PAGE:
Union bureaucrats will hold us back

December 7, 2010

REGARDING LEE Sustar's "Obama puts the freeze on workers": The author ends the article ends by quoting AFL-CIO President Richard Trumka and then saying:

That's the right sentiment. But the obvious question is whether and when organized labor will face the reality that there's a bipartisan drive towards austerity--and organize to resist it, following the example of workers in Greece, France and Portugal.

Because it's clear that unless working people draw a line, the attacks will continue--and they'll be carried out by Republicans and Democrats alike.

This seems to conflate labor officialdom with working people in general, both here and in Europe. You seem to be expecting the high-ranking labor officials who aren't doing anything except supporting Democrats right now to at some point start doing something different, and you imply that such officials in Greece, France and Portugal are doing something other than supporting the Greek, French and Portuguese equivalents of the Democrats. But in fact they're not and they won't.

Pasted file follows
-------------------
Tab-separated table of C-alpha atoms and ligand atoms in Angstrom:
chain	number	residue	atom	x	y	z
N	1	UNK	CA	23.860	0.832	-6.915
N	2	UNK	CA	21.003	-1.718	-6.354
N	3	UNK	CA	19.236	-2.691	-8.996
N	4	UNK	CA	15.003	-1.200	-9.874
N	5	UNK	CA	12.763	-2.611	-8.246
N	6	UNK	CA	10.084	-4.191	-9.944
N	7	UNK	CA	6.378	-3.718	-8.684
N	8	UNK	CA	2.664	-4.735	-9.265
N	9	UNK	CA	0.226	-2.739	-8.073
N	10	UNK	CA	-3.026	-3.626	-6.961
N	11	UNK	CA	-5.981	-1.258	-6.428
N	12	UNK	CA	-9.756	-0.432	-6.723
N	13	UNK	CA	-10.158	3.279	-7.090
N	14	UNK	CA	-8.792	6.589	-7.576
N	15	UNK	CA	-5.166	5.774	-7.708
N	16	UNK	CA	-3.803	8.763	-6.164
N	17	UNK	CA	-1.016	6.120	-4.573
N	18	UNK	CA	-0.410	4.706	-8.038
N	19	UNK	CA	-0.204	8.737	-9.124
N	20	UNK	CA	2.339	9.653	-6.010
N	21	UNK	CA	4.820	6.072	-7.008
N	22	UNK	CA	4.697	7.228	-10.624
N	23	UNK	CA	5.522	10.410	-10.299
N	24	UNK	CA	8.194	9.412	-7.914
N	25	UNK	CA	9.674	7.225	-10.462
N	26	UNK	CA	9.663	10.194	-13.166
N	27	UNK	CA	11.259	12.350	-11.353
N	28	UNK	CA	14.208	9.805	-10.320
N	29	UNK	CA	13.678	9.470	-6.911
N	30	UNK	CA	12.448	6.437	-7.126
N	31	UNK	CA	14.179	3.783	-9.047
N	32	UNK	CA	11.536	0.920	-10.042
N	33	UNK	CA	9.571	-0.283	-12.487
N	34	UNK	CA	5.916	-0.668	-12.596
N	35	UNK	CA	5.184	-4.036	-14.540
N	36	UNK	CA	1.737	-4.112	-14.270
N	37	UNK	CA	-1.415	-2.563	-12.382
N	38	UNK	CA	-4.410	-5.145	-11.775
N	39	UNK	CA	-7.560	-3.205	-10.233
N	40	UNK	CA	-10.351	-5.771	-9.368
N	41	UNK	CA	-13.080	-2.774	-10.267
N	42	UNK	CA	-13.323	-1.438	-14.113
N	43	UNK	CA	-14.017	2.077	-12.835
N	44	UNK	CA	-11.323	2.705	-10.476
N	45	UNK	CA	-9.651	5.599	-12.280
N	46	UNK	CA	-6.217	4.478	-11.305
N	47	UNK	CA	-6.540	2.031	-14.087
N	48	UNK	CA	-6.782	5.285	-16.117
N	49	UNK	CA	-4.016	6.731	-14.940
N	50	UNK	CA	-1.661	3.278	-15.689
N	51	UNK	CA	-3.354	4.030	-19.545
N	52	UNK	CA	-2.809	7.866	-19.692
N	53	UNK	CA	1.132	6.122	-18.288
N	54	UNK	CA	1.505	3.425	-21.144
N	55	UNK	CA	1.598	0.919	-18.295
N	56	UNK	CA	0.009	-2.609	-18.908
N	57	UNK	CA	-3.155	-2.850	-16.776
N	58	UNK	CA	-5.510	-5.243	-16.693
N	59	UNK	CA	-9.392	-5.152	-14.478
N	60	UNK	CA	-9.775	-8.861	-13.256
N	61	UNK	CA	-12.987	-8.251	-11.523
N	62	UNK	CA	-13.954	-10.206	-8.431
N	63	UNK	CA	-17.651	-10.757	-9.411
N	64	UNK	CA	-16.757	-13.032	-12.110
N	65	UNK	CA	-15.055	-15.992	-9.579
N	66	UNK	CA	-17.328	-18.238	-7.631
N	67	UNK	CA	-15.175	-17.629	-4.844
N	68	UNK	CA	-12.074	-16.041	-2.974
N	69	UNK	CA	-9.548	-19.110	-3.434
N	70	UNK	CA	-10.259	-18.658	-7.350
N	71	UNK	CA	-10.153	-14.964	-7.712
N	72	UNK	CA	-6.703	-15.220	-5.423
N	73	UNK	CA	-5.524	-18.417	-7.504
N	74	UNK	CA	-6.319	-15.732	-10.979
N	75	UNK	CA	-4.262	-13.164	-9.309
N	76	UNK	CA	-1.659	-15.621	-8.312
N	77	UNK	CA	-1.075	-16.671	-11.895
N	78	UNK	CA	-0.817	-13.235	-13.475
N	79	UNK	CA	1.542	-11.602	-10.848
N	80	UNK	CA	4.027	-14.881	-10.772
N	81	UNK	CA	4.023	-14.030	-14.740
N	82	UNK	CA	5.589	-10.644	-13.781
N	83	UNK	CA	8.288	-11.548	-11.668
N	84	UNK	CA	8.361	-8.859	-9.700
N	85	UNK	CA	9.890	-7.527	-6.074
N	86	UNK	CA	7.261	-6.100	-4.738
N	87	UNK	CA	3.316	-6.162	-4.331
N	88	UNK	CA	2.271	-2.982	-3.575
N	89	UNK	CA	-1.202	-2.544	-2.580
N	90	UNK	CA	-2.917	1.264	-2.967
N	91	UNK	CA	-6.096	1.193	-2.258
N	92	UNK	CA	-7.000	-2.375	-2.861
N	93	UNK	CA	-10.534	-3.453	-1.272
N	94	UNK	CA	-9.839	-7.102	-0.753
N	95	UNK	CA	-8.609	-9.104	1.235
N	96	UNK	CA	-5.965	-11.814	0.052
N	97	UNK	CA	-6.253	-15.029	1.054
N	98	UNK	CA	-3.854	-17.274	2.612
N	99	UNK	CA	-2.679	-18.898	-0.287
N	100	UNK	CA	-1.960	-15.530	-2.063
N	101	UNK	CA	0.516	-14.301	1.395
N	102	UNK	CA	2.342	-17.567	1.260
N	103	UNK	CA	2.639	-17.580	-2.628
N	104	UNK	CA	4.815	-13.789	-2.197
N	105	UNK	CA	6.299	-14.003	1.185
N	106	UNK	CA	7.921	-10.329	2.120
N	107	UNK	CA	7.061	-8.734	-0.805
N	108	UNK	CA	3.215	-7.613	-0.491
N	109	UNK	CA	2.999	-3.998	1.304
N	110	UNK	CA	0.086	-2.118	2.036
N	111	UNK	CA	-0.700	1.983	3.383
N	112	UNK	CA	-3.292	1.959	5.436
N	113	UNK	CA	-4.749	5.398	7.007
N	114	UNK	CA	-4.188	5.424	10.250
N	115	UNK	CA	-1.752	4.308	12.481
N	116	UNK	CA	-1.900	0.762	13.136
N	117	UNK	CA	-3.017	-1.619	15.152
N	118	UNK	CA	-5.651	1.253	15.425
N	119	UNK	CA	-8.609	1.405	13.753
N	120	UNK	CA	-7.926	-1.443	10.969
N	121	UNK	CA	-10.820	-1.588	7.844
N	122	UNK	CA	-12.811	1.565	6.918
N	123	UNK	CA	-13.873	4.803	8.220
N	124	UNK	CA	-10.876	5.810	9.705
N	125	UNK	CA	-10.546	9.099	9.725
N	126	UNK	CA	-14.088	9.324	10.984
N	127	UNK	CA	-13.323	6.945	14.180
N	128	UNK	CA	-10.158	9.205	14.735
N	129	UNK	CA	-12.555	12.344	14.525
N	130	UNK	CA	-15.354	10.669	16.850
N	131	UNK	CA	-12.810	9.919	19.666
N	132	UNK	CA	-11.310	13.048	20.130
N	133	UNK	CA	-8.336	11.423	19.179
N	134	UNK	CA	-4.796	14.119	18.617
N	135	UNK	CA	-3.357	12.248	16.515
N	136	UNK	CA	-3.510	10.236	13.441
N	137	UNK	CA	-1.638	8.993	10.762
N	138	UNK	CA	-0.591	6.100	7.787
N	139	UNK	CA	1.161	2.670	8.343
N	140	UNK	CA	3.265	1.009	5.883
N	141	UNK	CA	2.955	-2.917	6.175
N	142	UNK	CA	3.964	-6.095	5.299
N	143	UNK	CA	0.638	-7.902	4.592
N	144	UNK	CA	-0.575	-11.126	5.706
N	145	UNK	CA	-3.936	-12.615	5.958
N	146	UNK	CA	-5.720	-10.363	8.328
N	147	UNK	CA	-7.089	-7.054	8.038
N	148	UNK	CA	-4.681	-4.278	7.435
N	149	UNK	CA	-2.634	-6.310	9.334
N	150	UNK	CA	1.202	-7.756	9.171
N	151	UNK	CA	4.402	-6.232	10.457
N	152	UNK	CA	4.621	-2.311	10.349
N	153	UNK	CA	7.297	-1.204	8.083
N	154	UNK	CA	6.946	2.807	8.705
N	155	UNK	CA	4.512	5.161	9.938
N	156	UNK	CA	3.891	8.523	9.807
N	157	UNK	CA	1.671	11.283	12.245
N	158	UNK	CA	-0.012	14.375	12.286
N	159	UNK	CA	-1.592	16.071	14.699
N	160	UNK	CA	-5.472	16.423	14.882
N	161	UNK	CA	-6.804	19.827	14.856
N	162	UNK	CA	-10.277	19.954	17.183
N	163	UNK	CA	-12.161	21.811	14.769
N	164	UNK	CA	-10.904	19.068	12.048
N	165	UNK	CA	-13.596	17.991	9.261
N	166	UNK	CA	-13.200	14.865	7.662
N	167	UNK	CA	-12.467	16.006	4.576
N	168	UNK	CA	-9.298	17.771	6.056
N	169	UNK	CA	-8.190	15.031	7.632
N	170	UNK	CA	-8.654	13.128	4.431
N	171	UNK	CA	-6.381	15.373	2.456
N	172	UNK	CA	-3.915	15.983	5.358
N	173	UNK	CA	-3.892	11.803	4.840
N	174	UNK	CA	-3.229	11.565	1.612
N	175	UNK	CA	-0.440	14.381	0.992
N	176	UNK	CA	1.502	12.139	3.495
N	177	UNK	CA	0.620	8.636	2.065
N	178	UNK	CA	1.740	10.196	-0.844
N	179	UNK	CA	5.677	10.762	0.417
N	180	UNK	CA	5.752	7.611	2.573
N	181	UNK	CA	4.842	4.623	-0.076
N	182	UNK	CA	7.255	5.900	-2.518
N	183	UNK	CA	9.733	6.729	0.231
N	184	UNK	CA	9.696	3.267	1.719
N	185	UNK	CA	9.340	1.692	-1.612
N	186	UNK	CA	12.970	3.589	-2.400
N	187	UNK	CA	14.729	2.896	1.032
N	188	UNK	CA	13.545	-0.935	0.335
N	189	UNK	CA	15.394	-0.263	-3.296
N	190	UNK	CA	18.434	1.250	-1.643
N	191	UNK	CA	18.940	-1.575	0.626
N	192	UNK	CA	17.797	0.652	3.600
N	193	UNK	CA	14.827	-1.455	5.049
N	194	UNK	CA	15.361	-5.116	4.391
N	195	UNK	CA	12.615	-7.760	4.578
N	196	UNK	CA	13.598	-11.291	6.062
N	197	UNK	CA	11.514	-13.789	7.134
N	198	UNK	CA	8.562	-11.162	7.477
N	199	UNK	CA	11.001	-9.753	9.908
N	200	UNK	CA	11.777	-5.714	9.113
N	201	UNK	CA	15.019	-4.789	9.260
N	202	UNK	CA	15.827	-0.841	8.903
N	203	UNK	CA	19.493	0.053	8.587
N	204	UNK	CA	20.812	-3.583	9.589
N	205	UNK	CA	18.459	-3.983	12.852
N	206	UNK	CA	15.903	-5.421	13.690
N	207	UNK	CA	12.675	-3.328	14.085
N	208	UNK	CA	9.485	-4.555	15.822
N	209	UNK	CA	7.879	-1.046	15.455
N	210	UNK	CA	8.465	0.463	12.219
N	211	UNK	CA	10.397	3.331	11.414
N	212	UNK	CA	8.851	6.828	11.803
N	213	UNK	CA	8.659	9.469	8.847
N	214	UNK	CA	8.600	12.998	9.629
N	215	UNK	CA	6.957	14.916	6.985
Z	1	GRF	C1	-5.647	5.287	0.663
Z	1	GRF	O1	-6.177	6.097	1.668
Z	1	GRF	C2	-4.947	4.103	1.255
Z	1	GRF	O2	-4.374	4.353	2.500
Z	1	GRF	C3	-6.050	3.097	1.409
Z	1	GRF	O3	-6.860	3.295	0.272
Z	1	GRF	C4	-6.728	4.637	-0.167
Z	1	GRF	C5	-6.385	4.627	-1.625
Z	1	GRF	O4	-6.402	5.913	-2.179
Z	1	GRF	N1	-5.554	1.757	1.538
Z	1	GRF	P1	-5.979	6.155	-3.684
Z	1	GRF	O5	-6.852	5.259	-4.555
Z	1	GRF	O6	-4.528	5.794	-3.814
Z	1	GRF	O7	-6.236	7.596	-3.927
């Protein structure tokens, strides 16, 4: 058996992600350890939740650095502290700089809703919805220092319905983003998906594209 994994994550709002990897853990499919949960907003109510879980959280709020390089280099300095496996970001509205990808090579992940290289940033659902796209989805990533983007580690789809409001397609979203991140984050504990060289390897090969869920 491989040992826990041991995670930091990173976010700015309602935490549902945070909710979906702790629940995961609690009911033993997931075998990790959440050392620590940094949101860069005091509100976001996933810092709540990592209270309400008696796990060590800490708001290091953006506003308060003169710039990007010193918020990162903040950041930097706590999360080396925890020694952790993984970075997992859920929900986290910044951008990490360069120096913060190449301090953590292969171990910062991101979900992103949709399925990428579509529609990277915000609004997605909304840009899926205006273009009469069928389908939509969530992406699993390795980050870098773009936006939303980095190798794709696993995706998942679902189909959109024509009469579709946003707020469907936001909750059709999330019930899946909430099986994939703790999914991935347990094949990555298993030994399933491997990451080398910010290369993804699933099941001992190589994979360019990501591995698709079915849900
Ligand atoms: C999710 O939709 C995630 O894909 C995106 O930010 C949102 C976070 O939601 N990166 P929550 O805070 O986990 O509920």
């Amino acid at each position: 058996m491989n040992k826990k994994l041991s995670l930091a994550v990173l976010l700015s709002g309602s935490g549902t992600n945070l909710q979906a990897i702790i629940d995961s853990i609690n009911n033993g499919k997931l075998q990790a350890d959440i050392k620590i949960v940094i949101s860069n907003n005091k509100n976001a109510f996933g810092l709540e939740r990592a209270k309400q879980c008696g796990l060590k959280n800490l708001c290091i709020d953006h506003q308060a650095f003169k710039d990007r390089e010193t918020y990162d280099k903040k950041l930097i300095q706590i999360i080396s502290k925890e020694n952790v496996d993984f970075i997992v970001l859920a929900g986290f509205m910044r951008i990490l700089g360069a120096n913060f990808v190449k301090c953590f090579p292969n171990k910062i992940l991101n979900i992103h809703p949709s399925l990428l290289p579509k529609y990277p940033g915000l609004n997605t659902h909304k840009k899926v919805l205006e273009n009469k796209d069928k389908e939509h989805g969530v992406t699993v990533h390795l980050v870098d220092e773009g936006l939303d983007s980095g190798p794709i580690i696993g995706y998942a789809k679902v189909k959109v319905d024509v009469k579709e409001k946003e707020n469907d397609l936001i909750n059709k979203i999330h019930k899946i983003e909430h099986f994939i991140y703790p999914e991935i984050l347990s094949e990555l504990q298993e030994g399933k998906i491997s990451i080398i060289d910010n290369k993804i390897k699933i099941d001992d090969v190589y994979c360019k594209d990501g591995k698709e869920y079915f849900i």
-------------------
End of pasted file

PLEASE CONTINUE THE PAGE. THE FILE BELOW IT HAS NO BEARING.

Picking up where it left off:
The resistance in Europe is coming from rank-and-file workers (both those in unions and non-unionized) and students--not from labor officials, who unfortunately are doing a lot to undermine that resistance. (Yes, they've called a number of short-term strikes, but it's the workers who have pushed for something more, while their "leaders" have resisted.)

And it will have to come from the rank and file here. It's important to remember that social change comes from the self-organization of the working class and oppressed generally.

To be sure, belonging to a union can facilitate that organization, but that doesn't mean union bureaucrats are on the side of the workers they represent or that they will do very much constructive for workers, either here or anywhere else in the world.
Jeff Melton, from the Internet

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